Reintegration — the time after the homecoming pictures are printed and your formerly deployed spouse wants things to go back to “normal.” But if you’re like me, and you were the spouse left behind during deployment, normal doesn’t exist like it did before.
My husband Ryan recently came home from a six-month deployment to Asia. He left 10 days after our youngest son was born and three months before our oldest son turned 3. I quickly learned how to manage toddler tantrums, sleep train a newborn, and that the preset on the coffee maker is one of life’s greatest inventions.
This deployment was one of the hardest seasons of my life. I cannot tell you how many people told me, ‘I could never do what you did,’ or, ‘I don’t know how you did it.’ The truth is, I don’t know how I did it. I just know my kids needed me to get through those months without Daddy. They needed me to create a new normal. My boys didn’t need a perfect mom who did it all. They needed a happy mom who made things fun and kept them safe.
When Ryan got home, the first couple of days were wonderful. We were in the honeymoon phase of ease and connection. Then Day 2 came and honestly, I wanted Ryan to go back. He was disrupting our routine. My house was messier. My kids were going to bed later. I found myself getting annoyed that he didn’t see the things that needed to be done around the house. I expected Ryan to become my third arm when he got home. I expected him to take care of me after I spent six months taking care of his sons and his dog. But that wasn’t happening. I grew resentful and it was only the first weekend.
It’s been a a few months since Ryan returned home. I’m surviving this new transition by eliminating expectations. For the last six months, I felt like super mom. I dominated deployment. I stayed social, kept up with my workouts, enjoyed my boys, and even travelled. I did more than I expected and with so much joy. I poured everything into my boys and myself without realizing that I hadn’t left room for Ryan. Once he got back, I was resisting the need to redefine my role as a mother and wife post-deployment.
Now, I have my partner home and our family has military orders to move across the country in less than a month. I feel overwhelmed. It feels as if I used up all my super powers and now I’m running on fumes.
When Ryan went to work just five days after returning stateside, I panicked. I started feeling anxious about being home alone with the boys again. This was a feeling I didn’t expect and honestly didn’t know how to deal with. I went from feeling like I had everything together to suddenly feeling incapable of doing anything alone.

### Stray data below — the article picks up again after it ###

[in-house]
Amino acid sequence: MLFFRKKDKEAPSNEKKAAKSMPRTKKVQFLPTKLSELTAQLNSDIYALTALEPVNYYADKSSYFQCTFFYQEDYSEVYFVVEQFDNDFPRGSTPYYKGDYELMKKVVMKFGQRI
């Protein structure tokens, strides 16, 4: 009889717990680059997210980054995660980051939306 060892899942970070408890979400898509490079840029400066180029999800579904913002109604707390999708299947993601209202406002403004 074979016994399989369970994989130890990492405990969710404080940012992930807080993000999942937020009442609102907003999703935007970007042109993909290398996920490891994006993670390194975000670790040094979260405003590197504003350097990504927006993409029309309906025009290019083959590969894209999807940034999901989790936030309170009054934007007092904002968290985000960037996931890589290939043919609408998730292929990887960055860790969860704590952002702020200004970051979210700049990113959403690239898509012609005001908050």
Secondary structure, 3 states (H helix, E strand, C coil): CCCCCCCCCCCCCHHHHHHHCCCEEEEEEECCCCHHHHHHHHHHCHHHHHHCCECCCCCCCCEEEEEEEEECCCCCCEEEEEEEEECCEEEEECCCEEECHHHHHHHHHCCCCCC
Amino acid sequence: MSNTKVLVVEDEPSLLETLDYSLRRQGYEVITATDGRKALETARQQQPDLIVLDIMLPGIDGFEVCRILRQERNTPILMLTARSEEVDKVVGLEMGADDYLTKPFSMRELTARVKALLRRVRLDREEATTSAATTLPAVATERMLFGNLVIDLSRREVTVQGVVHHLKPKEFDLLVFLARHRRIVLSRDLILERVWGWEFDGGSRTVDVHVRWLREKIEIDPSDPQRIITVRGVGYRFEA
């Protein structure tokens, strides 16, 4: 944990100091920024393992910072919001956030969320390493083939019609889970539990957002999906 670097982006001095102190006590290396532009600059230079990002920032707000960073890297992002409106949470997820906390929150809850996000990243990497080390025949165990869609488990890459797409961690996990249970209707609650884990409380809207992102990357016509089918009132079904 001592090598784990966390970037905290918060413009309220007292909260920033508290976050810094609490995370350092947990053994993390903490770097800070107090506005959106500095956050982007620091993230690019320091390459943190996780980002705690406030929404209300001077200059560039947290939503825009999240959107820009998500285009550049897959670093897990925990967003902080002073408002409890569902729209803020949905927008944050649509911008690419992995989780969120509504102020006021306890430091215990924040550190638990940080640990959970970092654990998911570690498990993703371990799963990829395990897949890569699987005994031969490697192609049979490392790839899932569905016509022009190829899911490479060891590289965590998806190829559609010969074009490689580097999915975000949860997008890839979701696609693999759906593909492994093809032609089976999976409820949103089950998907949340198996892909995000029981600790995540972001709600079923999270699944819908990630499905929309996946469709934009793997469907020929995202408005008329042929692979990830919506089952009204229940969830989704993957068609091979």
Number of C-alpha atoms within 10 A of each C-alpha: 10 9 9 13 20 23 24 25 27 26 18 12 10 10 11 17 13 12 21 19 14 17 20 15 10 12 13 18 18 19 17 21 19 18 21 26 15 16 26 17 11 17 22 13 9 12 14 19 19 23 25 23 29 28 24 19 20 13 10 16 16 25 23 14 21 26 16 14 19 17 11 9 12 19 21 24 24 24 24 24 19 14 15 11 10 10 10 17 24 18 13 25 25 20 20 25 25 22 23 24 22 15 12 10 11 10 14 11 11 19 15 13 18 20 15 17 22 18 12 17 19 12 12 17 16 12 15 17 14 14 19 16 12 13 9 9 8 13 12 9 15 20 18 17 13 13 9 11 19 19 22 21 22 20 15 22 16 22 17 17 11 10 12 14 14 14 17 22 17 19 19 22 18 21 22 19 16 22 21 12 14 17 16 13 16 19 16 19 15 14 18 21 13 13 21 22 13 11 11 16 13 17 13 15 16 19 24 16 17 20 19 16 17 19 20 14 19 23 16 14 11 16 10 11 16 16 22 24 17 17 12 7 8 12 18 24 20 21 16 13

I’m not mentally prepared for this aspect of post-deployment life on top of moving so soon after Ryan’s return. It isn’t like we haven’t been through deployment before. We’ve moved between states and all the way across the country. But this time, it feels like everything is different.
So what am I doing about this unfamiliar anxiety? I’m talking about it in the hopes that if another military spouse out there is struggling too, together we will feel less alone.
I’m also accepting this phase of our journey. I’m not disappointed in my feelings and I’m not beating myself up. I’m letting myself feel the feels and choosing to find joy in the chaos. I find joy through things like journaling, trusting God, and letting go of the things that stress me out. Obviously, this is all much easier said than done. I have days that are harder than others. I have moments where I catch myself missing the structure and routine I worked so hard to develop during deployment. But I also have my family together again and that’s a pretty great thing.
Something I’ve learned over the past five years of this crazy, unpredictable and often unfair military life is that community is a powerful thing. With the right people in your corner, you can figure most anything out. If I know one thing for sure, it’s that Ryan is one of the best people to have in my corner and together, we’re going to make the best of whatever comes next. But don’t be surprised if you see me posting about how he leaves his stuff all over the house and never does the dishes.